Making showrooms accessible

How to make your showroom more inclusively designed

18 Jan, 19

Hilary Stephenson, managing director of inclusive design agency Sigma, offers her tips for making retail showrooms more accessible

Making showrooms accessible 1

Accessibility within public spaces is something that many of us take for granted.

However, for millions of people across the UK with disabilities, even simple trips to the shops can currently be filled with unnecessary difficulty, confusion and apprehension.

This was evident in our recent research, which highlighted a worrying lack of accessibility awareness across a range of UK venues.

We found a quarter of businesses could not accommodate for those in wheelchairs, and a third were unable to accommodate for those with a cognitive impairment like autism.

Initiatives such as Purple Tuesday are a fantastic step forward for the 13.9million people in the UK of ranging ability and condition.

However, inclusion should be an everyday consideration – it’s not enough to simply be inclusive for one day a year and leave it at that.

But what measures should be taken to ensure full accessibility for all shoppers?

Instore design

Provide services for shoppers with cognitive impairment – create quiet zones. Implement a lanyard system so staff can identify those who may need additional support.

Ensure there is wheelchair access throughout the showroom, ensuring that products do not clutter the shop floor and impede this.

This can include supporting grab rails and a lowered sink and hand dryer area in bathroom facilities.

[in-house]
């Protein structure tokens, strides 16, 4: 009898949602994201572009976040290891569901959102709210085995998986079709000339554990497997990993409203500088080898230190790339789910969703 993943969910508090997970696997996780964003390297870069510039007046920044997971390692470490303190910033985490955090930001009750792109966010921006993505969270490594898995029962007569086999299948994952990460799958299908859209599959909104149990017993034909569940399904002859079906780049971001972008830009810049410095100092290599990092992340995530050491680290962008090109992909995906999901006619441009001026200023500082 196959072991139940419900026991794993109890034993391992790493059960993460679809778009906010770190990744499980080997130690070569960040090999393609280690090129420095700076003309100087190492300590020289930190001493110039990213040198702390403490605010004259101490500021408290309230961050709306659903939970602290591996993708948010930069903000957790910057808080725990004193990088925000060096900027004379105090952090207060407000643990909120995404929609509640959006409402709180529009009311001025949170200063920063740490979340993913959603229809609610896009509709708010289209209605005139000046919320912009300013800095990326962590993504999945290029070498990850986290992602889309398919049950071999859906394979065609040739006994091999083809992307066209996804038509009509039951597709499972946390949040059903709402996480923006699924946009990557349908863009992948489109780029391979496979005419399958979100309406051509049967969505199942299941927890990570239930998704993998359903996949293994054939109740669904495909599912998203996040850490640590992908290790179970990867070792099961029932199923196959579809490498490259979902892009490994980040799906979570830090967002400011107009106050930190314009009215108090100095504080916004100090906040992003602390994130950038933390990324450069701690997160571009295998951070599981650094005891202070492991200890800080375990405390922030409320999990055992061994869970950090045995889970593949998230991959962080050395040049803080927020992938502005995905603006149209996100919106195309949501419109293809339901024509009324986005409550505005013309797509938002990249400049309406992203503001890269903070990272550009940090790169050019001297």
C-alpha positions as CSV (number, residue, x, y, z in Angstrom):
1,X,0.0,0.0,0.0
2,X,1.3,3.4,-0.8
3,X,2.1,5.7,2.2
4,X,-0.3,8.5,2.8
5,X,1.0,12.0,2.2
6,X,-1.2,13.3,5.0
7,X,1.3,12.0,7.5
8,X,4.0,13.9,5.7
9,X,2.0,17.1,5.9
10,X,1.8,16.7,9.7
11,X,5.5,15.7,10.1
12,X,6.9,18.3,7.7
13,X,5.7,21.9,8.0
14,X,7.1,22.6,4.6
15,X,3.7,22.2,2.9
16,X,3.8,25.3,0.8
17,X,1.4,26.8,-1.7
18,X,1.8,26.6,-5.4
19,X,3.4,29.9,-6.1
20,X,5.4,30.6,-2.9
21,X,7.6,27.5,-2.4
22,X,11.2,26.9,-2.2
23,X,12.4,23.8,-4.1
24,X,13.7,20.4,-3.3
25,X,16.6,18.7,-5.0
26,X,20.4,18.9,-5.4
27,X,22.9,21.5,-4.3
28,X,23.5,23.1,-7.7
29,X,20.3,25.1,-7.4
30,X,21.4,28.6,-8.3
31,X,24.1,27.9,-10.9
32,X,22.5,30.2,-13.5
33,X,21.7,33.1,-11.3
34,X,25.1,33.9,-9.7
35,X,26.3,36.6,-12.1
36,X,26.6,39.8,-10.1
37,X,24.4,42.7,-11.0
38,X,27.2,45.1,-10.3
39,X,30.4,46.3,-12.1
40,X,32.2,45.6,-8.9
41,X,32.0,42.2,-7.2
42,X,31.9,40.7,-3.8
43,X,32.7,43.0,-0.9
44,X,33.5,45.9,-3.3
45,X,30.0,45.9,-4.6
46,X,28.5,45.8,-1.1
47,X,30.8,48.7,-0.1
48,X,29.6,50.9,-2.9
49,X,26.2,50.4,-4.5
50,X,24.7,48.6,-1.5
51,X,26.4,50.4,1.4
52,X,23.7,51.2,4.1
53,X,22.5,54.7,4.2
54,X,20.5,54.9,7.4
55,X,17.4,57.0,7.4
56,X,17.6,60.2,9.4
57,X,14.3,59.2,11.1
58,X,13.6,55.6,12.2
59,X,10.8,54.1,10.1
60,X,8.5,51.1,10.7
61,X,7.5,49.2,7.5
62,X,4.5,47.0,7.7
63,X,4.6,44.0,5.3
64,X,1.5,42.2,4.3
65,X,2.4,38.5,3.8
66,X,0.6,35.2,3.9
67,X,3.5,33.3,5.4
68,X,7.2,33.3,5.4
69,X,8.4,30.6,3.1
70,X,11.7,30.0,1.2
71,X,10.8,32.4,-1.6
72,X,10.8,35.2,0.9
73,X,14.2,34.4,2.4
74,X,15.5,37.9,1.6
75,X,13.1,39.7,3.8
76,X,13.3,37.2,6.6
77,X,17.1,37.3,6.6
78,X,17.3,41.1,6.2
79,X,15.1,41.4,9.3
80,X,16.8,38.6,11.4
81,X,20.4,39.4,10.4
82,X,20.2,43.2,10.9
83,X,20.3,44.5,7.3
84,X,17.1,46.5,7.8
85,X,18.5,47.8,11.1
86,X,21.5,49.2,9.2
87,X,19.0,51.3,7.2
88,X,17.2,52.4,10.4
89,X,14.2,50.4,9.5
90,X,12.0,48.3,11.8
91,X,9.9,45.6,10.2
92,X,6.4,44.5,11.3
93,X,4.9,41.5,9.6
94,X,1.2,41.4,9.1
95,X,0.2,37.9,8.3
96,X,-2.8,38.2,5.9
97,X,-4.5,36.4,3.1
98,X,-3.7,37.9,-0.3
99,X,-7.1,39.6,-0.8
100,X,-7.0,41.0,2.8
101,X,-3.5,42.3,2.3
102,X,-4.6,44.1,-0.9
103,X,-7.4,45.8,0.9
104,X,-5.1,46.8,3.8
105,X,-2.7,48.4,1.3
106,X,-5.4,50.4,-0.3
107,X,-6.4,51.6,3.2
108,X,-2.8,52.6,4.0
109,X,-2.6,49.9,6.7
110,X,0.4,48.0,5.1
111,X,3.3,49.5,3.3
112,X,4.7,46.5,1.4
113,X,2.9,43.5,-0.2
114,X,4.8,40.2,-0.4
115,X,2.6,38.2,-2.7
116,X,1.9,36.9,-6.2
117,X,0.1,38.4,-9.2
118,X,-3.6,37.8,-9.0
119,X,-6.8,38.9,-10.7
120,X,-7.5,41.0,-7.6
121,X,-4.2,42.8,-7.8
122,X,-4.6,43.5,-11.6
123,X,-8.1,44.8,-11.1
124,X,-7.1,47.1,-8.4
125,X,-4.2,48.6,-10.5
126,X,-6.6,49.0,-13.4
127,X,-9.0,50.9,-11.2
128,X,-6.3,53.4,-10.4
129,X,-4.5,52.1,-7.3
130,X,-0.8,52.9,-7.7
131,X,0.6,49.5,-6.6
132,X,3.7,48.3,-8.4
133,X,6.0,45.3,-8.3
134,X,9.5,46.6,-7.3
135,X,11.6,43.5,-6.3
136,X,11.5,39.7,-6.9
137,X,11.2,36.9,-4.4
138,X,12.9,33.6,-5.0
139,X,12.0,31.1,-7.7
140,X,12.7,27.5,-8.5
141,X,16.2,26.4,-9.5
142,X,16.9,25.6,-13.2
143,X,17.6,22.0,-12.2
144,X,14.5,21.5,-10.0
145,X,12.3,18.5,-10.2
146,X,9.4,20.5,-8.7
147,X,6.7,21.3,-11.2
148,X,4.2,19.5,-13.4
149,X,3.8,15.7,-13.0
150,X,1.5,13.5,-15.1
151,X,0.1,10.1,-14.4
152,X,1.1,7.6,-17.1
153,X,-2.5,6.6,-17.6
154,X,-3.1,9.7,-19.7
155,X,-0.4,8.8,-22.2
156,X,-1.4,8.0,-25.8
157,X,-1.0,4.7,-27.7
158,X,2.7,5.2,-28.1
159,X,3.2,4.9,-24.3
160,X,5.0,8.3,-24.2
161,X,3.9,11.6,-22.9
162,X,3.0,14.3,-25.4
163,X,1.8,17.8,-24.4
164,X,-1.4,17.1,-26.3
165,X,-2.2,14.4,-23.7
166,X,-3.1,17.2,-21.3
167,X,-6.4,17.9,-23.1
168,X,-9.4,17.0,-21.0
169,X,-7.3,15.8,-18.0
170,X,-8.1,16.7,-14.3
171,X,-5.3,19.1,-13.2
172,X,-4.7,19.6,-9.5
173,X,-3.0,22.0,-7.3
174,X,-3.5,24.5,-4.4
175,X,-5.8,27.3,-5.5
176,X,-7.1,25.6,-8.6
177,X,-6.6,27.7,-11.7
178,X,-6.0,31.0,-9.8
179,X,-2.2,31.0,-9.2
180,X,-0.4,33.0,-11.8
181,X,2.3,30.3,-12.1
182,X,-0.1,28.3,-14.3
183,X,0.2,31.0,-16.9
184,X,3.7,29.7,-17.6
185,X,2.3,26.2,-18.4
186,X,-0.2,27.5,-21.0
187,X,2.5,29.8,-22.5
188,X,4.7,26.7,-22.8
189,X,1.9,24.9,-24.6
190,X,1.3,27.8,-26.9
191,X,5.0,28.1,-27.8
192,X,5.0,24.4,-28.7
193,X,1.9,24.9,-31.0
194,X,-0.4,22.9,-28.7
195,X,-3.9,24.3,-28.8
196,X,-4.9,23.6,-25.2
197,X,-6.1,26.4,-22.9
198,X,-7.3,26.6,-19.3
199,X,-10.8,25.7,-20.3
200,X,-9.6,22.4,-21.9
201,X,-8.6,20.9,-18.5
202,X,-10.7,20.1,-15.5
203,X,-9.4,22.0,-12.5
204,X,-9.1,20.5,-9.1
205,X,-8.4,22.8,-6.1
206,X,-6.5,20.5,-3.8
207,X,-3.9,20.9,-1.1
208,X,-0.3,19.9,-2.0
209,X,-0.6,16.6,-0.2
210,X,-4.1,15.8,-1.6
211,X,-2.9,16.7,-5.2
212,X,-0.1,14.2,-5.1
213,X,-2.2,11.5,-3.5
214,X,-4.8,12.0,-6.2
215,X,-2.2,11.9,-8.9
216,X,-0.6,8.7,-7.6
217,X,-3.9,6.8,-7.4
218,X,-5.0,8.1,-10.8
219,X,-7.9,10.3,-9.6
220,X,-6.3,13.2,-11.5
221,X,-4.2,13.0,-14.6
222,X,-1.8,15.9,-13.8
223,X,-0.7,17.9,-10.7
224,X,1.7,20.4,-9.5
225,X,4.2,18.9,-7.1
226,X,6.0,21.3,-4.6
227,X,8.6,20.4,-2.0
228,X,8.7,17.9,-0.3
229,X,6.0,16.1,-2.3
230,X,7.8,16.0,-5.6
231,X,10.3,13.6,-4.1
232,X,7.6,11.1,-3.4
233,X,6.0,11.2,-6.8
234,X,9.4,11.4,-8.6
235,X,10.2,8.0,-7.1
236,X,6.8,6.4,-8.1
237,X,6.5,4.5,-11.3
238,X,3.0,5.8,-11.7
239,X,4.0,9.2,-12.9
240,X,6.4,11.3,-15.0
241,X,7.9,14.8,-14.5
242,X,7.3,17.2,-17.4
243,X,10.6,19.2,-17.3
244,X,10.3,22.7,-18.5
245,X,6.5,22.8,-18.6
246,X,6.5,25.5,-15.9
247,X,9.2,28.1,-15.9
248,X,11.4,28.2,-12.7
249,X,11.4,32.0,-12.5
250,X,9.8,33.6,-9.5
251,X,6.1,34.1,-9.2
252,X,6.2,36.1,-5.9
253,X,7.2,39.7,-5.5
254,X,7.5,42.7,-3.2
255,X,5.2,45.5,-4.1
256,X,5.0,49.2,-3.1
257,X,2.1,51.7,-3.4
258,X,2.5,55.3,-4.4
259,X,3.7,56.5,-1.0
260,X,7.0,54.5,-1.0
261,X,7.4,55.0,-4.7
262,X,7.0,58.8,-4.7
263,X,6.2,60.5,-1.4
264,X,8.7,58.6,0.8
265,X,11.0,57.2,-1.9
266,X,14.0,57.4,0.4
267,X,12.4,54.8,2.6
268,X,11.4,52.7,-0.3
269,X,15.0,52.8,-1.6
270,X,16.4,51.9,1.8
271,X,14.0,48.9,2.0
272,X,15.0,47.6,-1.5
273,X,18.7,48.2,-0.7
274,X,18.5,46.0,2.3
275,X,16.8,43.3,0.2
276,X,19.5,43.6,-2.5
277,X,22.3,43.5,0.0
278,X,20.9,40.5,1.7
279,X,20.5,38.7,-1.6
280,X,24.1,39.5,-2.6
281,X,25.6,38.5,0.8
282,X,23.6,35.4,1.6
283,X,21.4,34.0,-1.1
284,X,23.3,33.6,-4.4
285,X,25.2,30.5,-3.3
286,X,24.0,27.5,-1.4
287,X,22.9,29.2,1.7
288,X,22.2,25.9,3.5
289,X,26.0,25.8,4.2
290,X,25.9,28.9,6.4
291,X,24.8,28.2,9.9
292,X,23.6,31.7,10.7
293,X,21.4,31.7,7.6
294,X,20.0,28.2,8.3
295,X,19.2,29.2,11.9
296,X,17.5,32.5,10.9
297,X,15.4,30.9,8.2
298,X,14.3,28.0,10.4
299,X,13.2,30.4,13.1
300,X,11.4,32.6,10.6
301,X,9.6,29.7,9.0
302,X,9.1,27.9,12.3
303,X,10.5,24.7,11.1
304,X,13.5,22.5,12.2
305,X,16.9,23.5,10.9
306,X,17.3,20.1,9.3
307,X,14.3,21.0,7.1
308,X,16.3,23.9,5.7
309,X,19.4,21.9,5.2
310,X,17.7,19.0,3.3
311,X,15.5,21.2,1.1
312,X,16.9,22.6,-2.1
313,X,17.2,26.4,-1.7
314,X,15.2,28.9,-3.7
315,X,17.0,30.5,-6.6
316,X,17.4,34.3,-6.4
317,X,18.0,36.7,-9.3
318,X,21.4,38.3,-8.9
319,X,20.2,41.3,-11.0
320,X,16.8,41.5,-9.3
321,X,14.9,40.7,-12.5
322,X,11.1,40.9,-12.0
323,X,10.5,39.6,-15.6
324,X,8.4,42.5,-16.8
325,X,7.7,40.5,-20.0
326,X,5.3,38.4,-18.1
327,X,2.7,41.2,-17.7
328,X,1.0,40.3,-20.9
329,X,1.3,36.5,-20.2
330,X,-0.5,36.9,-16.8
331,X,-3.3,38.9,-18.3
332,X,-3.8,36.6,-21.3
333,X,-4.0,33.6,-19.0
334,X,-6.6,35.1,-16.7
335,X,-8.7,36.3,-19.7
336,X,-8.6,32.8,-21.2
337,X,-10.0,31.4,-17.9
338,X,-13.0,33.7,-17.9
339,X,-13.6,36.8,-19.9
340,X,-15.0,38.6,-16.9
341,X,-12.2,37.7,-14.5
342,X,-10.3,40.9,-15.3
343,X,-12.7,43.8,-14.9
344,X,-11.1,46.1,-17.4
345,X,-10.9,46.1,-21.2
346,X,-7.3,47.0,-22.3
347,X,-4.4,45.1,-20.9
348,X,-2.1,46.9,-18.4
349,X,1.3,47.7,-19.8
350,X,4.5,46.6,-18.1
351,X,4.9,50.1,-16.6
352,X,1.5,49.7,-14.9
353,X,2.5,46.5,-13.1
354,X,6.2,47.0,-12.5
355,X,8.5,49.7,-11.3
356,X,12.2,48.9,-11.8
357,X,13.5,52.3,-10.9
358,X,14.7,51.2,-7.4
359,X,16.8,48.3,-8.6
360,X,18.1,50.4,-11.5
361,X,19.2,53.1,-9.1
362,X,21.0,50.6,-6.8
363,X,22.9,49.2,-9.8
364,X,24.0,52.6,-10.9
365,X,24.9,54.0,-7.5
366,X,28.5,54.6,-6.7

Adapt for the blind by providing braille signs, bring guide dog friendly, and having trained staff on hand to guide customers through the shop if needed.

Help those with hearing loss by ensuring that any messaging announced over loudspeakers – for example price promotions or customer notices – are clearly communicated in other ways.

Implement hearing loops and ensure that all staff are speaking clearly when conversing with customers.

Staff training

Another priority is to train all staff members to understand customers with ranging abilities.

Enrolling employees on to courses, such as the National Disability Authority’s (NDA) e-learning module is a quick and easy way to do this.

Ensure staff are trained on:

  • Defining what “disability is”
  • Outlining what language they should use when talking with or about people with disabilities
  • Explaining how employees can improve their own practices to be more inclusive of people with disabilities.

 

Take a look at the five tips on how to light a showroom for full effect.